Learn From These Mistakes
Show me someone who’s had a flawless gap year and I’ll show you a liar. Or at least an irritatingly dedicated optimist. Making mistakes while on the road is all part of the travelling experience and those little deviations from the plan can often result in the best stories.
It doesn’t matter how carefully you organise, how much research you do or how much common sense you possess: something always goes wrong. The silver lining is that while it’s usually too late to learn from our own mistakes, we can learn from other people’s.
One of my more recent failings happened over Christmas in Italy on a skiing trip. Confidently ignoring the colour-coded map, I ascended straight to the top of a red run, having never skied before. It was a disaster. Peering over what seemed to be a 45 degree angle of ice and snow with nothing but a couple of planks strapped to my feet, the literal heights of my stupidity became dazzlingly apparent. By some miracle I got to the bottom with all bones intact, alas my pride was smashed and ruined and I fear it may never recover.
A dicky tummy
A similarly humiliating experience occurred in Vietnam, when I ignored all the major warning signs of a bad stomach and boarded a bus for a day tour. Within an hour my bowels were in a frenzy. I staggered to the front, both hands clamped on my butt cheeks, and attempted through a series of wild gestures to explain to the driver why I needed to disembark at that precise moment. As luck would have it he pulled up outside a restaurant, whose toilet I darted into quicker than the impending crisis that departed my rear end. The complete lack of toilet paper seemed a small price to pay, which goes some way towards illustrating just how desperate my situation was.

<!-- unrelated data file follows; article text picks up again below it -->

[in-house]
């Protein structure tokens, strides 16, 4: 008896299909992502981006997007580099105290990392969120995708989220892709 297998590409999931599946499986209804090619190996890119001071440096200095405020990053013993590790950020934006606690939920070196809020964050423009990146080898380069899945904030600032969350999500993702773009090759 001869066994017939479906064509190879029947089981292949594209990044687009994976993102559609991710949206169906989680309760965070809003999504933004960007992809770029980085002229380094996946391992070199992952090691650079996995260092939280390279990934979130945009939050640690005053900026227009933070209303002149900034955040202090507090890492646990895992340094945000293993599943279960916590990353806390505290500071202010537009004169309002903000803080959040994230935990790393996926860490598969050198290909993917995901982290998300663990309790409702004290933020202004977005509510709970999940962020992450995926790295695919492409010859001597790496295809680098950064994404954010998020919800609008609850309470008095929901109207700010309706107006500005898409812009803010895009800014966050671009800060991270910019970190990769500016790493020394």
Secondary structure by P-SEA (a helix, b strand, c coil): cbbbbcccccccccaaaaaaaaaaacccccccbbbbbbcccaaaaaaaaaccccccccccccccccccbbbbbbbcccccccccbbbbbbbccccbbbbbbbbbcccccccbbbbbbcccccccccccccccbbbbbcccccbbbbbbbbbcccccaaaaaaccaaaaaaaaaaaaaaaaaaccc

And then there was the three day trek in the foothills of the Himalayas – you know, that massive mountain range that kills people on a regular basis – which my girlfriend and I signed up to on the spur of the moment when waiting for a visa. We are not mountain people. We’re not even hill people. We hail from South London. Our idea of strenuous exercise is climbing the steps on a double decker bus. After two days we were so wrecked we opted to cut the trek short and take a bus back through the mountains to Kathmandu. Anyone who has seen the local busses in Nepal will understand the gravity of our dilemma.
Disappointment and disguises
Later on in that trip we found ourselves in Agra, and were there for one reason only: the Taj Mahal, reputedly the most beautiful building in the world. Due to time constraints and a general lack of organisation, we only had one day to see it – Friday – which is the only day the Taj is closed to non-worshippers. Needless to say we weren’t made aware of that fact until it was too late. We discussed dressing up as Muslims to sneak a peek – there was a tipsy moment the night before when that seemed dangerously plausible – but in the end we just sulked and said rude words.
But enough about me. I also asked the gapyear.com community what their most epic travel fails were, the mistakes they would not be making in 2014. The response was mainly hilarious, not to mention educational. Have a browse and chime in using the comments if you’d like to share some mistakes you won’t be making in 2014...
Never mix airports and artillery
Check the details. And again. And once more.
Pack the essentials.
And leave the non-essentials.
Have a financial backup plan.
Be wary of the tide. And Germans.